It’s been three years since Sheanneen Shelby’s last seizure. Three years since she’d frequently wake up on a bus, at the bottom of stairs, on her kitchen floor, sometimes bruised and often unaware of how she got there.
She’s had too many seizures to count, her first while driving to work with a friend one morning in May 2014. Waking up in an ambulance, Sheanneen had no idea she’d hit two cars and a brick wall and fortunately injured no one. After tests that day, she was diagnosed with epilepsy at age 29 — and began a decade of experiencing so many seizures she became terrified to leave her home.
The seizures gradually became less frequent before they went away entirely as she adjusted to the right combination and dose of medications, and changed how she ate, how frequently she exercised and how much sleep she got.
Now at 41, she recently started a dream job as a nurse recruiter and she’s about to get married.
“I feel like I’ve gotten my life back,” she says. “I thought I’d always be in a dark abyss, that my brain would eventually shut off.”
What caused you to stop having epileptic seizures?
In 2018, I came to Ohio State, where doctors actively listened to me. They gave me space to steer the ship of my own wellness. They asked me open-ended questions about how I felt. I worked with a nutritionist to revamp my diet, eliminate sugar and caffeine, and eat more fruits and vegetables and less meat. I make sure I get enough sleep every night, eat three meals a day and exercise.
Those changes as well as the two medications I’m on at low doses have kept me from having seizures.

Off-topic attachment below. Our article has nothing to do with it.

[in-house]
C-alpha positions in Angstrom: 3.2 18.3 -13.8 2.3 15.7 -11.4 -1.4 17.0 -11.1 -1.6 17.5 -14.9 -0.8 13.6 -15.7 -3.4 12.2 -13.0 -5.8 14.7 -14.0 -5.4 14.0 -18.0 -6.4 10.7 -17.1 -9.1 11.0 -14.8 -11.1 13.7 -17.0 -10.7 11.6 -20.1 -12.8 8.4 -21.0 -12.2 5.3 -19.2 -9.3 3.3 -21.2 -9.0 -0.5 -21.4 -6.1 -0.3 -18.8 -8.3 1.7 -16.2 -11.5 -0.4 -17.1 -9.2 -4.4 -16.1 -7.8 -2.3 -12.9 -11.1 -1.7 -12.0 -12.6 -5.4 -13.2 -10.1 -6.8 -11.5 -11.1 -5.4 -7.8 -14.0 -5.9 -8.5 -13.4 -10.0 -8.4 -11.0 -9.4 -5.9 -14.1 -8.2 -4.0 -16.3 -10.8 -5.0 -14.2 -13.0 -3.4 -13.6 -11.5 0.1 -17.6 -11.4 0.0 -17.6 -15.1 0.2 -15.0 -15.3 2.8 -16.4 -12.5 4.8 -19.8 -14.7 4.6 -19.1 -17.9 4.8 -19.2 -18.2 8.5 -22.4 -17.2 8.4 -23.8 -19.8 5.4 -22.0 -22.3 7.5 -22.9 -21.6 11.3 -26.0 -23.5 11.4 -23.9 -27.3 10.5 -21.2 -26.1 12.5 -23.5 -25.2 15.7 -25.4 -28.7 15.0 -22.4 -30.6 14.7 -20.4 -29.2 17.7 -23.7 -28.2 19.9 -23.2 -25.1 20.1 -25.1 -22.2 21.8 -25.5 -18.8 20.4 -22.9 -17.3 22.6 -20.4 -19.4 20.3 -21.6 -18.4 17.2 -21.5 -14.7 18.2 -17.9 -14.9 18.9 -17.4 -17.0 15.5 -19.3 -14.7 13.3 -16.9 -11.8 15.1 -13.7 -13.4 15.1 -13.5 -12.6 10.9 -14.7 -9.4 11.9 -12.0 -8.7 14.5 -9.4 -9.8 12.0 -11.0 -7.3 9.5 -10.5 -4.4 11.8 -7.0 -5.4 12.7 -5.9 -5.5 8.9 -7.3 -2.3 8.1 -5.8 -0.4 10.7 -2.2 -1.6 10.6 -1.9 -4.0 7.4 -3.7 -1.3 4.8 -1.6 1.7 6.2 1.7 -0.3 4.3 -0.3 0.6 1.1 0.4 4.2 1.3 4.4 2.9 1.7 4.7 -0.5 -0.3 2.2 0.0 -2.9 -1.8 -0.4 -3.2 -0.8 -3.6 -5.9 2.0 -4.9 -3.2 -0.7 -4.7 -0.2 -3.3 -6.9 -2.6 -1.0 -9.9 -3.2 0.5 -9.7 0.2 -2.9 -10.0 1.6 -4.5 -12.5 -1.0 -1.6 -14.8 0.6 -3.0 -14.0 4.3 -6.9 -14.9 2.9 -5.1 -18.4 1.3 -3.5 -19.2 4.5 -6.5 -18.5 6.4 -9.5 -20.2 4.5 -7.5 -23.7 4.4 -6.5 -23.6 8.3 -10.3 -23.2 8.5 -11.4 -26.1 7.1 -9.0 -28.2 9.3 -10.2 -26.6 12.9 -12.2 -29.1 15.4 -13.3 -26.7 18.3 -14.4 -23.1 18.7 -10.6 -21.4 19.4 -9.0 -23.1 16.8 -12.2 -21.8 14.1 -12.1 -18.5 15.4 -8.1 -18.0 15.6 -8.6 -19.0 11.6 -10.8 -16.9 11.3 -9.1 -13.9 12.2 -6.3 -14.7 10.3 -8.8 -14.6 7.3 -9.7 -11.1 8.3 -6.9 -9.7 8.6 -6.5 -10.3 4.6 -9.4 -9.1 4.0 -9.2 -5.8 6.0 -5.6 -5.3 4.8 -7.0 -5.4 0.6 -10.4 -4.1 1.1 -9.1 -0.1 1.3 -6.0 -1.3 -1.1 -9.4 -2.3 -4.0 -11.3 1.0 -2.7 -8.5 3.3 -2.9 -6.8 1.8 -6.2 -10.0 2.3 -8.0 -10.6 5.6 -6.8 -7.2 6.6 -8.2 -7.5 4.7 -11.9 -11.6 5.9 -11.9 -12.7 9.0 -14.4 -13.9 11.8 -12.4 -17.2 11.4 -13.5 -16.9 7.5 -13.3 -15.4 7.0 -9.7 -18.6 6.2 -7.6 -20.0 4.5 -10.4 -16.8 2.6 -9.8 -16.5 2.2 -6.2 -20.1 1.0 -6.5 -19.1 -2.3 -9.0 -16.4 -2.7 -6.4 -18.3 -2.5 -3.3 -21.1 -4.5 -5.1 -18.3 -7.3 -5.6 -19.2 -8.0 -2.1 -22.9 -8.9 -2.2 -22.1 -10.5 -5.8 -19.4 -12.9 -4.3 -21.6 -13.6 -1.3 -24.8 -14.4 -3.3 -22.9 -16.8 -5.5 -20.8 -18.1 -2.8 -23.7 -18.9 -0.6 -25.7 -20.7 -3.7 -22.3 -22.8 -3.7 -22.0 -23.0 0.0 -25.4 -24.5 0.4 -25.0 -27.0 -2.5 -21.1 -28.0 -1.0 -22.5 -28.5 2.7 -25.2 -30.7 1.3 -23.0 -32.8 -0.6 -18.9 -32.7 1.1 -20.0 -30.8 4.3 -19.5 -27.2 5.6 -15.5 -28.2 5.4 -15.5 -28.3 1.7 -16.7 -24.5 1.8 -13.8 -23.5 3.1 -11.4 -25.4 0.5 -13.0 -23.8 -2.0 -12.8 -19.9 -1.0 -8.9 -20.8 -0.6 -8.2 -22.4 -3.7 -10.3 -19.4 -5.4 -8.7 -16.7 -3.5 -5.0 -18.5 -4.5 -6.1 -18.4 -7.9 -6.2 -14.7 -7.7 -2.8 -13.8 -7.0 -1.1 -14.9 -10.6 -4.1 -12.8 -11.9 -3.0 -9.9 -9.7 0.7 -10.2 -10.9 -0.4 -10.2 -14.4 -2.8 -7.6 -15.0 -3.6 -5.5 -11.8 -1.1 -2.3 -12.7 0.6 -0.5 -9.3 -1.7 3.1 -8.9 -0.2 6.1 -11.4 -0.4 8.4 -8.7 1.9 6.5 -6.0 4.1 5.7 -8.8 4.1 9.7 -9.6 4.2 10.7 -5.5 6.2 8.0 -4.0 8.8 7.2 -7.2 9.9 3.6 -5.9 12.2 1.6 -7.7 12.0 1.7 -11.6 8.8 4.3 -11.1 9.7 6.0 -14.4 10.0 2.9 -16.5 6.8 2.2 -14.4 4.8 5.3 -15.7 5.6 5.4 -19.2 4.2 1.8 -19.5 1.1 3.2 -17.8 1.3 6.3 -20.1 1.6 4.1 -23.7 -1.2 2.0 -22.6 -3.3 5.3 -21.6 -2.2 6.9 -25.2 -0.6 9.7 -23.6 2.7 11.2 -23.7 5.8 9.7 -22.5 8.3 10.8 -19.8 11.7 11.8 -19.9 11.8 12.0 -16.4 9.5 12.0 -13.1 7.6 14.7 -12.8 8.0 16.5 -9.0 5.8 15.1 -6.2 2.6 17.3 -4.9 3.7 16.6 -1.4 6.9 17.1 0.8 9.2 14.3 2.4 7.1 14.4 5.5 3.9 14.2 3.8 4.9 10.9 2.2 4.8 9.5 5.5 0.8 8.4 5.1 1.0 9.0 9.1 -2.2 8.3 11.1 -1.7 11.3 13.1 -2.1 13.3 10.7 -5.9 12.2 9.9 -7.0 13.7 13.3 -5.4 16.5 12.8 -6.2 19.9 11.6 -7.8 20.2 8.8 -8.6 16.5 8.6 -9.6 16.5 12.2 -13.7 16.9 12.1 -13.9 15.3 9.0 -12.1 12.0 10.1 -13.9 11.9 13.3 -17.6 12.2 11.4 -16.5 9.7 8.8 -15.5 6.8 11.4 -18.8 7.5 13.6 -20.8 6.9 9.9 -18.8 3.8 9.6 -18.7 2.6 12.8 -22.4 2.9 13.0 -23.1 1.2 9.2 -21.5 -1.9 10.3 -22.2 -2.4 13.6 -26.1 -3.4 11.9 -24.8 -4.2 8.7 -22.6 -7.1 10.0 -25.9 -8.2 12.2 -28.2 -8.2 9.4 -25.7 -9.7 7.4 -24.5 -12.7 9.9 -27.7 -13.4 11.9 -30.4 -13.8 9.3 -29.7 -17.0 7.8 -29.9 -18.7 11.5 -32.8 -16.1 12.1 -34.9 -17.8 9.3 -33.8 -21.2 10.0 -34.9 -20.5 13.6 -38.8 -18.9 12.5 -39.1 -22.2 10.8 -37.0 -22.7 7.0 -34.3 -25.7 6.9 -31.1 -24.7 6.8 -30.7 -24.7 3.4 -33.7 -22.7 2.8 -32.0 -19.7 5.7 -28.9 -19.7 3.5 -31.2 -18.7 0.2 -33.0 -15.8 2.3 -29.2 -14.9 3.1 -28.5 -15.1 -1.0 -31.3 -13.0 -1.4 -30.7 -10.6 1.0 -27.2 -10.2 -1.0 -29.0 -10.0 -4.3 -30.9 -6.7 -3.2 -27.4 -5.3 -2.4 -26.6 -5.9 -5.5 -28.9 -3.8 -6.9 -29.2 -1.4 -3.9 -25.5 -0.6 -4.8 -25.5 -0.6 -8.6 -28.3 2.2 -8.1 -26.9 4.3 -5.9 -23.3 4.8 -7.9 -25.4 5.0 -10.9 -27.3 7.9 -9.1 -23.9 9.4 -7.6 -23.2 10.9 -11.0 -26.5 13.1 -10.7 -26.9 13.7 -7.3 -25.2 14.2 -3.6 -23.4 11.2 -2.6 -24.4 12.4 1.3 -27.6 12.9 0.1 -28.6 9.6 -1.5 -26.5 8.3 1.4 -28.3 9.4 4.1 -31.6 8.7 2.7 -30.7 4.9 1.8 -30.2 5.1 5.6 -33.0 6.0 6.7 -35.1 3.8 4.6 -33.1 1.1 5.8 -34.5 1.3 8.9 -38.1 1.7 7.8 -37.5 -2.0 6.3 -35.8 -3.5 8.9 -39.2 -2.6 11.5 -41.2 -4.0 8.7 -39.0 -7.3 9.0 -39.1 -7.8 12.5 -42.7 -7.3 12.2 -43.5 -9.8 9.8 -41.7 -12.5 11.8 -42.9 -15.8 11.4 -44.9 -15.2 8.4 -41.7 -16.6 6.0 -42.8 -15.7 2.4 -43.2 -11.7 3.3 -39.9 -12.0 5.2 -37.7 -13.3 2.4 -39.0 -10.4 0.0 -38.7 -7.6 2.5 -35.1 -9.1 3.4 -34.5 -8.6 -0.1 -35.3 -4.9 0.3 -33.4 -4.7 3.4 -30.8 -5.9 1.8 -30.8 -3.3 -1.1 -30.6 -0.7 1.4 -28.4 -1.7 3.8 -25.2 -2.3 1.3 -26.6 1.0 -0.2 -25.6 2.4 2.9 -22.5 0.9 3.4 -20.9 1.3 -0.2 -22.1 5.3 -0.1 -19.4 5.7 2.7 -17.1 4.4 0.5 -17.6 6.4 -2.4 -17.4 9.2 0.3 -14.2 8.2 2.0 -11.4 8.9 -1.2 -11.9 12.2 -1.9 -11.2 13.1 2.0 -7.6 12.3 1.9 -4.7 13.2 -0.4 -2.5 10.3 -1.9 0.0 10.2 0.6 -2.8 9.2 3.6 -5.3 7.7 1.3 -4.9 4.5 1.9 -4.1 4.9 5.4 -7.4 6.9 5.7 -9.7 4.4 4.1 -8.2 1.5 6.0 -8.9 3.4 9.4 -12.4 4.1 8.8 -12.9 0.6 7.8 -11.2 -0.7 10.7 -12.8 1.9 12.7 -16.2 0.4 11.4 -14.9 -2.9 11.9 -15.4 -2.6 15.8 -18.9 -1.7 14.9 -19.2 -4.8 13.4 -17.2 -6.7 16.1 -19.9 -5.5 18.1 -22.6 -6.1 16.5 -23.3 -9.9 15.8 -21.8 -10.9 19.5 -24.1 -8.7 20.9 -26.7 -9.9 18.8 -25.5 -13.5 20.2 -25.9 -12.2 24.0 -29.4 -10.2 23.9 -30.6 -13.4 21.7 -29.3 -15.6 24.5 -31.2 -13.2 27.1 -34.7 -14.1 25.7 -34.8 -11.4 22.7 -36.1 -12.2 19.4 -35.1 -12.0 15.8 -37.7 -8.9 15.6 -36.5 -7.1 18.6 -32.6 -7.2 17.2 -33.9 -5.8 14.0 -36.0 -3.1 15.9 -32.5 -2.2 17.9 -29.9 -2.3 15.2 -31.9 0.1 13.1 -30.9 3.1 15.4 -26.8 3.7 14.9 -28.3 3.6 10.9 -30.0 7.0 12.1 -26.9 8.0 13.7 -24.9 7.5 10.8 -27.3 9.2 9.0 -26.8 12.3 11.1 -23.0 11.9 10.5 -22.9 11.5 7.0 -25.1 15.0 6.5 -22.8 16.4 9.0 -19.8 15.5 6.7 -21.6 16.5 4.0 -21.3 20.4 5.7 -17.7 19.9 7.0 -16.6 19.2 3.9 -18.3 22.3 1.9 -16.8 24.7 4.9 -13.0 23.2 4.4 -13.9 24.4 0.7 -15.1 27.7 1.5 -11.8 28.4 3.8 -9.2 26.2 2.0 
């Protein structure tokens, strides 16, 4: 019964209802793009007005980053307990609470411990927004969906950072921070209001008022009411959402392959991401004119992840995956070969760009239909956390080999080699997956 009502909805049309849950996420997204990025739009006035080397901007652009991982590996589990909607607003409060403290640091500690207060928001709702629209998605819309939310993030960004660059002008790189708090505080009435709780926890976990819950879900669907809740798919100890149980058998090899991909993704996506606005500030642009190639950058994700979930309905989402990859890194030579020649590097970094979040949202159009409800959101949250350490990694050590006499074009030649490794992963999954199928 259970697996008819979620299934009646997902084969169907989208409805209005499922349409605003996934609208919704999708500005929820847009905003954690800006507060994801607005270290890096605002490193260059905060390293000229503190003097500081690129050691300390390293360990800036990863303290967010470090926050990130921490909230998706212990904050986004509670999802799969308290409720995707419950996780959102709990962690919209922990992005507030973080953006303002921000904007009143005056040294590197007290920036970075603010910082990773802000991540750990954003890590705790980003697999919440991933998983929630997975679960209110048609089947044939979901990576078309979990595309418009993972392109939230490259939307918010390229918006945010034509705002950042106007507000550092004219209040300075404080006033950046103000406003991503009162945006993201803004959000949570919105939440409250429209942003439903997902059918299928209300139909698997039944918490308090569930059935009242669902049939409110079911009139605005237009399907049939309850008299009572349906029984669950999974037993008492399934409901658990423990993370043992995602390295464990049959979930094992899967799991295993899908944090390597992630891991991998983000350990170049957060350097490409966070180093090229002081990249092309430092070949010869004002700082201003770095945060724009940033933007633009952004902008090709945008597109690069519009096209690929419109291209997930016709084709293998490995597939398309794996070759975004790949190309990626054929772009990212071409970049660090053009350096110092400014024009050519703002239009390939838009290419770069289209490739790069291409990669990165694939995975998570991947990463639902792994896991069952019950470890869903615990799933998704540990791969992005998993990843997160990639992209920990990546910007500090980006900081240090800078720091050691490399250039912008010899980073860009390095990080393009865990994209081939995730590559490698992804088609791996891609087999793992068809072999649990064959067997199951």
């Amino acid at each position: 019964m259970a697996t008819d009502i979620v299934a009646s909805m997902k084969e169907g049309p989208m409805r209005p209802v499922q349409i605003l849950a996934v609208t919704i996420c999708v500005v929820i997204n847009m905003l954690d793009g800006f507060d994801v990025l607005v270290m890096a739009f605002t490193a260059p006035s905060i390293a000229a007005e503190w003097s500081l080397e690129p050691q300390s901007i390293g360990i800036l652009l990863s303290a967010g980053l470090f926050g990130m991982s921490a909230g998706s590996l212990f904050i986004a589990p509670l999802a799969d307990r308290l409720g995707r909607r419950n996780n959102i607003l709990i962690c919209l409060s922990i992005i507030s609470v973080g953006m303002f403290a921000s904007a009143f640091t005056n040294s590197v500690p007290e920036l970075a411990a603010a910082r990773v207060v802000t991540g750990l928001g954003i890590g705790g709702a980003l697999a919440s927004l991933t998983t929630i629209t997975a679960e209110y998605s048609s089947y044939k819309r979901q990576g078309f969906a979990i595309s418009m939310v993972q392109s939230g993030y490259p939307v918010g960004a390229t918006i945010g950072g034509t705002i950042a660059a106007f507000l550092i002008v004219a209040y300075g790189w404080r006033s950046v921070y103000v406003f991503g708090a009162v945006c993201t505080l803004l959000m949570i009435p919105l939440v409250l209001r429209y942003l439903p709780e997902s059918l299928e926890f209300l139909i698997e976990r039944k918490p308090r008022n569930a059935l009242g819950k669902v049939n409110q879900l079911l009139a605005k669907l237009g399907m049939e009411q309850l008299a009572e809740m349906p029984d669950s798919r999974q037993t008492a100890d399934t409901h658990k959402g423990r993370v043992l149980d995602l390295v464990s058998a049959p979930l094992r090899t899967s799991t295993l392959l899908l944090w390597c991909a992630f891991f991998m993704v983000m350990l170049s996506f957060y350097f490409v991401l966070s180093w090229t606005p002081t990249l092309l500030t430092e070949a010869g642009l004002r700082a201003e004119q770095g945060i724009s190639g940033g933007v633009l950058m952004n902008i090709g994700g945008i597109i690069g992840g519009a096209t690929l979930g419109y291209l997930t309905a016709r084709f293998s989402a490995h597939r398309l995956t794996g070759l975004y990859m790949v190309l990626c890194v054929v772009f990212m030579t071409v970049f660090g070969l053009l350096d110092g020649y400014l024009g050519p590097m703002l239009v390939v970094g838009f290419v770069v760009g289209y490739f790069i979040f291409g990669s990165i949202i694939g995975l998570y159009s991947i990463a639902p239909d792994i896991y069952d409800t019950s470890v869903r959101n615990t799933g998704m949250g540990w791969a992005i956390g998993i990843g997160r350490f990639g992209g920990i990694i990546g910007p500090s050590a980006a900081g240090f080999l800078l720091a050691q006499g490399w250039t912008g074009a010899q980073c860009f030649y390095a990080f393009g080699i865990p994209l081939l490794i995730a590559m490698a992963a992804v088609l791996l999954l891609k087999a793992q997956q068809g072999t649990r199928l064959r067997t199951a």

What are triggers to a seizure?
For me, not getting enough sleep is one of them. Low blood sugar is another. Besides eliminating sugar and caffeine, I make sure to eat three meals a day even if I’m not hungry. Stress and not exercising regularly can also bring on a seizure as well.
What advice do you have for someone just diagnosed with epilepsy?
You’re not alone. And yet, a lot of people may not understand the disorder. When I say I have epilepsy, some people confuse it with narcolepsy, the sleep disorder that can cause someone to fall asleep suddenly.
Even my friends didn’t understand.
It felt so crippling. For about a year and a half, I had agoraphobia and would not leave my house because I feared having a seizure somewhere. There’s no worse feeling than waking up and not knowing what happened, waking up and having time lapsed and having people around you panicking and knowing you caused that panic, especially when it’s people who are close to you.
When you have a condition that makes you feel different, it’s important to reach out to people similar to you. Loneliness can become a hole. Unfortunately, that hole can become so vast that it swallows you. At one point, I thought: My sister will be OK without me.
What have you gained from having epilepsy?
The experience amplified my empathy and my gratitude and opened me up — made me willing to love and be loved in a relationship.
Having epilepsy also made me realize I’m not going to live forever. I can spend that time by myself, or I can take a risk and share my life with someone else.